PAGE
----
Workshops – TQ2016

Karen N Johnson- Build Your Thinking Tools

Karen Nicole Johnson

How do we improve ourselves as software testers? What are the thinking skills we should develop? How do we refine these skills?

Observing is one of the essential skills for software testers. We need to detect changes and differences even when they are subtle. Visual imaging helps us to imagine software that doesn’t exist (yet), to plan testing. Abstracting helps us to see the outline of a product while not losing focus on small details. Managing distraction and focusing are also vital skills. Recognizing patterns enhances a tester’s ability to detect software defects. Mental modeling helps testers understand information and gives us a method for forming strategies and problem solving.

Let’s explore why this skill is helpful, how can we practically improve on this skill and how we explicitly apply this skill to our craft. Being able to draw an immediate correlation from theory to practical application is essential – without this connection we are not driven to pay focus our attention on improvement or change especially when we are perpetually busy with our “regular” work and lives. To focus on improving we must see the purpose in doing so.  Karen draws immediate connections from theory to practical application of each of these skills. She explores why these skills are necessary and how we can explicitly apply these skills to our craft.

Karen N. Johnson has worked as a software test consultant for many years. Her client engagements range from teaching to project work. Karen is frequent speaker at conferences. She is a contributing author to the book, Beautiful Testing by O’Reilly publishers. She has published numerous articles and blogs about her experiences with software testing. She is the co-founder of the WREST workshop, more information on WREST can be found at: http://www.wrestworkshop.com/Home.html  Find her on Twitter as @karennjohnson  (note the two n’s) and her website: http://www.karennicolejohnson.com.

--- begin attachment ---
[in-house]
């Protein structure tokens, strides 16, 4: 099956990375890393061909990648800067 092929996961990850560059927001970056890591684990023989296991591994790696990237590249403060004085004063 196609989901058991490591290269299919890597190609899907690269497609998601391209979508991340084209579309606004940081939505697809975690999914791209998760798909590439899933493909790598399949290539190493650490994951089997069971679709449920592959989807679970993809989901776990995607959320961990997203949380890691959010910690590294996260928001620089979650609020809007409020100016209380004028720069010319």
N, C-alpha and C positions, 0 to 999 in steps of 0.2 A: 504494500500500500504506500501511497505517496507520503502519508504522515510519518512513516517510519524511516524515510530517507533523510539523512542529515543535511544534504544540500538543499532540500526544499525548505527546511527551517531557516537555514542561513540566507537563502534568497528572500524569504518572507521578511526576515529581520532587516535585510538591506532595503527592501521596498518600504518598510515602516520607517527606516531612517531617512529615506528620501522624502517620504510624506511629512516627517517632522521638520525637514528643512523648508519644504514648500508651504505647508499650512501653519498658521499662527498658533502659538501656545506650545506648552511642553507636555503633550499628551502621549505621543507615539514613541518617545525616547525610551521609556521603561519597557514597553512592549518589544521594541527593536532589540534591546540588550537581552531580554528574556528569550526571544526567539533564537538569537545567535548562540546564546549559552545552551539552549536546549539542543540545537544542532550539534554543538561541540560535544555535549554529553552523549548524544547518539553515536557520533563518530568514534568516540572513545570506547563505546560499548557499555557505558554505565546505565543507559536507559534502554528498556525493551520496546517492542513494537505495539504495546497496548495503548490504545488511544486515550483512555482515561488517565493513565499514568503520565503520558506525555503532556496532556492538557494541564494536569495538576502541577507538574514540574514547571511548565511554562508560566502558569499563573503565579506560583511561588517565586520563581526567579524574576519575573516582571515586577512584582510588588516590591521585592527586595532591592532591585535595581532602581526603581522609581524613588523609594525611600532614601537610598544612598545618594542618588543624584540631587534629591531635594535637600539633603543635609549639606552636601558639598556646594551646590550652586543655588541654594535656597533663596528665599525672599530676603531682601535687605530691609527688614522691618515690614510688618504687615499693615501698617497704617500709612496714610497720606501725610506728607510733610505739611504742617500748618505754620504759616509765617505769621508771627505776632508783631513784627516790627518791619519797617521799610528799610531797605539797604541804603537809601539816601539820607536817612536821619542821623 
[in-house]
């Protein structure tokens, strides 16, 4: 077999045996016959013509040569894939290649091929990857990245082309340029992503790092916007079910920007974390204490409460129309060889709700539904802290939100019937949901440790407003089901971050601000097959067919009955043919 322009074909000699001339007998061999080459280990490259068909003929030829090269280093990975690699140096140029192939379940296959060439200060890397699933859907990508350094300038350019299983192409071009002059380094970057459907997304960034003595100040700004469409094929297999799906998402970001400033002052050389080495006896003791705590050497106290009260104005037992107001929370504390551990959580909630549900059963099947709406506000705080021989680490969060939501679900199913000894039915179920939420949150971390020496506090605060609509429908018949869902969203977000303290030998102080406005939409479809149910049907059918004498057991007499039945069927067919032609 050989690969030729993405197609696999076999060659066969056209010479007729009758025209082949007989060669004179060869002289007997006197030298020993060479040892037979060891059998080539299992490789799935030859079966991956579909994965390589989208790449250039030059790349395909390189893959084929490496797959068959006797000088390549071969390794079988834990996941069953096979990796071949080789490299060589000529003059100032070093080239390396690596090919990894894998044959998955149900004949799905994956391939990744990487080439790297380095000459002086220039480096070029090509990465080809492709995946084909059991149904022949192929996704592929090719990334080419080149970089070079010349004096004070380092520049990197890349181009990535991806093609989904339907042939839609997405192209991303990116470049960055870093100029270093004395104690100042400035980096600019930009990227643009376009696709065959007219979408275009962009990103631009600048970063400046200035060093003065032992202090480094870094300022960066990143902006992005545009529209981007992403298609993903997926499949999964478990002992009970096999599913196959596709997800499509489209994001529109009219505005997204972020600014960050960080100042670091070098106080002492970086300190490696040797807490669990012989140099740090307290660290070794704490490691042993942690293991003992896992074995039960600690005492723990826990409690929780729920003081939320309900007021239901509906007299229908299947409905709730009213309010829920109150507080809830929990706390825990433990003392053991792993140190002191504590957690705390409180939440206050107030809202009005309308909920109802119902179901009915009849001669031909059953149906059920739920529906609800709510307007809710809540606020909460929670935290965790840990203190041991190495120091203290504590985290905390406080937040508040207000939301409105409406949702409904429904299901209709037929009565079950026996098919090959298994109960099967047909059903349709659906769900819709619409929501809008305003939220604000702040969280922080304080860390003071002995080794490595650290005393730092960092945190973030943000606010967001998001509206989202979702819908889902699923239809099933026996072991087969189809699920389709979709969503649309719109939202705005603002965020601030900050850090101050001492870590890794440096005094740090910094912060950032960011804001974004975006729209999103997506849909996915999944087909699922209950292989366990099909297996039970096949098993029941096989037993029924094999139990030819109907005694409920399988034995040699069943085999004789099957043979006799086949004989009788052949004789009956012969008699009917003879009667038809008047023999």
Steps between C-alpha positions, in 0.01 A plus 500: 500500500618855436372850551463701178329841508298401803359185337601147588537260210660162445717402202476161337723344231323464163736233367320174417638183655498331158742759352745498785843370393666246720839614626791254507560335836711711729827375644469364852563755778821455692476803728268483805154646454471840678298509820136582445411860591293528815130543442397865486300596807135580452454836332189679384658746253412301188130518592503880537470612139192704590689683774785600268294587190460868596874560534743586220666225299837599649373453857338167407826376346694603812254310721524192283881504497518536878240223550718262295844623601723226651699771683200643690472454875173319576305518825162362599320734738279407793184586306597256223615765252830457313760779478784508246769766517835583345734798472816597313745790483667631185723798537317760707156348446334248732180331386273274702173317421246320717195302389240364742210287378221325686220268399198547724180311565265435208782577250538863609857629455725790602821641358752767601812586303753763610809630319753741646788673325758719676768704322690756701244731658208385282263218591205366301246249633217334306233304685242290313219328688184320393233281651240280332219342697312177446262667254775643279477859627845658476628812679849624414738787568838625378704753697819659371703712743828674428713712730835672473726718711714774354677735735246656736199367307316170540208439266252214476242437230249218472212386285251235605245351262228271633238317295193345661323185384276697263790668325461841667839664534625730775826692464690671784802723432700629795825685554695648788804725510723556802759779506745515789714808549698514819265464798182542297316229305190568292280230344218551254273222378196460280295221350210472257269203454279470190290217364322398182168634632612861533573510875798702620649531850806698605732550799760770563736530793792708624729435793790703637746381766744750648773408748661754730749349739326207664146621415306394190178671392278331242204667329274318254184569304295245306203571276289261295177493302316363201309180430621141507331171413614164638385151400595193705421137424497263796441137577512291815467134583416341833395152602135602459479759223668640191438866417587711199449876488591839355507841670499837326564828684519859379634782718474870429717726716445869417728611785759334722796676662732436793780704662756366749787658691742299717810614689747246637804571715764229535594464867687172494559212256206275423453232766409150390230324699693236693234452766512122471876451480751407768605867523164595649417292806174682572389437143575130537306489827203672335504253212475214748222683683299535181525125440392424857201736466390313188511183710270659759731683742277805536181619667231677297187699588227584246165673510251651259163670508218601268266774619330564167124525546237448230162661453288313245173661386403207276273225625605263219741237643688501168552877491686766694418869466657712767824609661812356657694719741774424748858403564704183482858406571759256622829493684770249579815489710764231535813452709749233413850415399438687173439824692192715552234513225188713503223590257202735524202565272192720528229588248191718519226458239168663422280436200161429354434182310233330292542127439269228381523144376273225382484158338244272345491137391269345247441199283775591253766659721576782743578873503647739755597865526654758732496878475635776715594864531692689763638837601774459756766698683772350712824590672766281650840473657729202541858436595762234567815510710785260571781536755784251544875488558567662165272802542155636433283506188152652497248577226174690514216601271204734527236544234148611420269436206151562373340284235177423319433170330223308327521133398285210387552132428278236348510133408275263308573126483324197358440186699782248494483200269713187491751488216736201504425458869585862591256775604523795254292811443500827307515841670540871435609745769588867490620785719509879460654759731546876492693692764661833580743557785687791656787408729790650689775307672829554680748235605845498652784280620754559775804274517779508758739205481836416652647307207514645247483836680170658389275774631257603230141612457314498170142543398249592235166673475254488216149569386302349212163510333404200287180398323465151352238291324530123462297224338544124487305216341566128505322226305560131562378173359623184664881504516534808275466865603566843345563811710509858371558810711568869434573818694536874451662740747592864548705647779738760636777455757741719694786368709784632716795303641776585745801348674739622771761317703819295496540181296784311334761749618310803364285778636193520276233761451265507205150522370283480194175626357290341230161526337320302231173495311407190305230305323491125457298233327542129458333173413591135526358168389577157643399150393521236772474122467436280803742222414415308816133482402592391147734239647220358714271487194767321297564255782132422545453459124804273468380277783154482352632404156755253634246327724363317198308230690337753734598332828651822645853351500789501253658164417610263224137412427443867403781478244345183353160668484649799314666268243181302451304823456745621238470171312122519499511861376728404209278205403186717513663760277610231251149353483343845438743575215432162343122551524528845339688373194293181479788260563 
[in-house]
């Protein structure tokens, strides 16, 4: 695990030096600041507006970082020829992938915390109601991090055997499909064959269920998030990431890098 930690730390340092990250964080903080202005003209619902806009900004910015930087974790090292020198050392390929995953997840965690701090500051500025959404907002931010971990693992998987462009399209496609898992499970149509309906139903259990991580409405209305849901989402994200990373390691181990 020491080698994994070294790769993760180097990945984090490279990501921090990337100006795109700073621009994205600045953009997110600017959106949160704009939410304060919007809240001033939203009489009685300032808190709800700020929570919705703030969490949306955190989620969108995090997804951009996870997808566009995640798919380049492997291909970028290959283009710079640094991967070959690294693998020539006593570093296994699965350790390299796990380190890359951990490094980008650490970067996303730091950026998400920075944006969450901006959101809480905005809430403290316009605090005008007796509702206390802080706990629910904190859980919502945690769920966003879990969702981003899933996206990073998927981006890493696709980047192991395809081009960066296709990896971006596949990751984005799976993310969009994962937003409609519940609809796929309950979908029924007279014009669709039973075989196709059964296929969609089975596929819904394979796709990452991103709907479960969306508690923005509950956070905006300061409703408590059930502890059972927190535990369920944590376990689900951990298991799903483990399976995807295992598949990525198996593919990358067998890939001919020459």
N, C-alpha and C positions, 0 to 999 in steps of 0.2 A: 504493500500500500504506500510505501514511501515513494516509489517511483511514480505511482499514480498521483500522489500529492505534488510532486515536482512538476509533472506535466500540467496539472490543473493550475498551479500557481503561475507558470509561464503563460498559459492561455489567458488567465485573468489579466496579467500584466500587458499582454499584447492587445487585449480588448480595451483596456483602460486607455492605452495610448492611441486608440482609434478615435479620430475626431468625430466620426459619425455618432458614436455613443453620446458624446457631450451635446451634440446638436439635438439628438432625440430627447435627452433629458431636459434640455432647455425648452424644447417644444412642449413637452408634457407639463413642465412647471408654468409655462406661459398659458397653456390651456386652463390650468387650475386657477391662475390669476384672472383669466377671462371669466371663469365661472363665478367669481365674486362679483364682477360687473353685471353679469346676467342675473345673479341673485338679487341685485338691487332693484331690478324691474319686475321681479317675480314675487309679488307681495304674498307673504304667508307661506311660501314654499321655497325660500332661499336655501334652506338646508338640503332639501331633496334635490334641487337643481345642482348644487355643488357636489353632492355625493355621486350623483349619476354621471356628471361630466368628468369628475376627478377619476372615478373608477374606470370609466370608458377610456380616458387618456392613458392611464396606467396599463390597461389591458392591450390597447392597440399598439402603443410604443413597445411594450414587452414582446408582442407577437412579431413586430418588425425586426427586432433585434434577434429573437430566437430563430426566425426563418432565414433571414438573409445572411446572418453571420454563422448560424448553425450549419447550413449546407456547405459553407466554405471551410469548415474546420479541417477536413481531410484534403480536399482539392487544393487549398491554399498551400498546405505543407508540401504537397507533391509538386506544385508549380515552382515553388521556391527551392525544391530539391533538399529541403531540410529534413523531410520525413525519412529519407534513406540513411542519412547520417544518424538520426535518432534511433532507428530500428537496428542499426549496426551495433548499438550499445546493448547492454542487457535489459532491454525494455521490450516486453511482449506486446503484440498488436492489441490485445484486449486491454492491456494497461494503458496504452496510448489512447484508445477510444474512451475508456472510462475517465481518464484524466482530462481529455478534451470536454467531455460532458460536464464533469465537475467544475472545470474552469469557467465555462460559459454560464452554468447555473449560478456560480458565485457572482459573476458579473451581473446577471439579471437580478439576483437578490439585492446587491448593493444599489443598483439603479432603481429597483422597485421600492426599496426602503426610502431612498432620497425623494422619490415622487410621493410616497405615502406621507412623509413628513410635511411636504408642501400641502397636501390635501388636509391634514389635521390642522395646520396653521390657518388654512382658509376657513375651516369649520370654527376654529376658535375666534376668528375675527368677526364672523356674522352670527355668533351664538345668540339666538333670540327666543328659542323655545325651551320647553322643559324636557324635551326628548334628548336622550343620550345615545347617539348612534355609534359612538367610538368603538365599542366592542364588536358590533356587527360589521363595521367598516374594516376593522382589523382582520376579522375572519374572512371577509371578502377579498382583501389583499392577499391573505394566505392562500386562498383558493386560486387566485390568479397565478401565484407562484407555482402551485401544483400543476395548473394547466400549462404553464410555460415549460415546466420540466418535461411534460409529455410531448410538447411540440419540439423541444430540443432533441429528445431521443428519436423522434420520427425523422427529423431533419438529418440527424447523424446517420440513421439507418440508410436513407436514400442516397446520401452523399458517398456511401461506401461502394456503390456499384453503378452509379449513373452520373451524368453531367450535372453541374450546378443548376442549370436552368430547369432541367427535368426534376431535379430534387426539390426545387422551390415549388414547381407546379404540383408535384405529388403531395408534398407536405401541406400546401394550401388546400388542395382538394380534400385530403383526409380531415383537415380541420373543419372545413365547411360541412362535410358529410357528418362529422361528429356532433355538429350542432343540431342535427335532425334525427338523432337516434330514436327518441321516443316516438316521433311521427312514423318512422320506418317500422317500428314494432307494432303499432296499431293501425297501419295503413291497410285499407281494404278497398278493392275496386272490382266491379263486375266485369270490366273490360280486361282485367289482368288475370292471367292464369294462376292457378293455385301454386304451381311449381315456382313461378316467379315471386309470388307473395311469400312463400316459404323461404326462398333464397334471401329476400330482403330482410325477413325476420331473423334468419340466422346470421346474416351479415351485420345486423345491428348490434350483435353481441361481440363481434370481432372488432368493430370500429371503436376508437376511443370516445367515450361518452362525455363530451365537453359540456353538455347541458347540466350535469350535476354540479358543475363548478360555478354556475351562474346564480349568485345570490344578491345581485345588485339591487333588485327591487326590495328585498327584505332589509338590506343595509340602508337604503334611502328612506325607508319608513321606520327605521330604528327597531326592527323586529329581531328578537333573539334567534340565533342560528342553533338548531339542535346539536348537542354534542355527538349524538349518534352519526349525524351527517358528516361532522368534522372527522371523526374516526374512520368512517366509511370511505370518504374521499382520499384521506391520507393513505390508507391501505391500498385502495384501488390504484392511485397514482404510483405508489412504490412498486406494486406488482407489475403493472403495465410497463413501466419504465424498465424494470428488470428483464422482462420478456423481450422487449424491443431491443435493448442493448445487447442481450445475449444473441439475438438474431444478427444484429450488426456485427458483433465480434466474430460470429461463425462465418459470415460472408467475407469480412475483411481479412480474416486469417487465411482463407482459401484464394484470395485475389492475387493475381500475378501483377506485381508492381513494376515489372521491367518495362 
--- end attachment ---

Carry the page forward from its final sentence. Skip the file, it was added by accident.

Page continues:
Martin Hynie and Keith Klain- Part 1: Talking About Testing; Part 2: STOP TALKING ABOUT TESTING!!!

Martin Hynie & Keith Klain Why is it so hard to talk about testing?
It feels like such a struggle every time we try to move the conversation beyond metrics, test coverage, tools and checklists… and yet management still does not get what we are doing and walks away shaking their head. The information created by skilled testing should be of immense value… how can it be so hard to describe our work? This can’t be that hard, can it? Surely it must be them… or… can it possibly be that we are the problem?
In this experiential workshop, Keith and Martin will guide us through an exploration of models, tools and methods for examining our relationships including:

  • Trading Zones and Interactional Expertise
  • The SCARF Model
  • Cynefin and Sense Making
  • Context Driven….as it relates to communication

We will look at how we communicate with leaders and decision makers outside the
world of testing. Using real world frustrations (that you bring to the workshop), we will
discover how the very skills that make you an excellent tester can be leveraged to
building linguistic bridges between groups who do not speak the same language.
The talent and value that you bring to your company should be something that you find
very easy to sell to anyone who is passionate about achieving the corporate goals. In
this workshop, we will discover how to change the conversation away from explaining
why testing matters and towards how we are part of building opportunity for success.

Martin Hynie: With over fifteen years of specialization in software testing and development, Martin Hynie’s attention has gradually focused on emphasizing value through communication, team development, organizational learning and the significant role that testers can play to help enable these. A self-confessed conference junkie, Martin travels the world incorporating ideas introduced by various sources of inspiration (including context  driven testing, the Satir Model, Pragmatic Marketing, trading zones, agile principles, and Christensen’s Job-To-Be-Done, progressive movement training) to help teams iteratively learn, to embrace failures as opportunities and to simply enjoy working together. Follow Martin on Twitter @vds4 or visit his blog http://developersbestfriend.com.

Keith Klain: Keith Klain is the Executive Director, Head of Software Quality Management for Tekmark Global Solutions, a full service telecoms and technology consultancy provider. For the last 20 years Keith has built software quality management and testing teams for global financial services and IT consulting firms in the US, UK, and Asia Pacifc. Keith designed the Software Testing Education Program with the Bronx based non-profit Per Scholas which has graduated 150+ students from diverse backgrounds into jobs in technology. He was the Executive Vice President of the Association for Software Testing and the recipient of the 2013 Software Test Professionals Luminary award. Twitter: @keithklain Blog:http://www.qualityremarks.com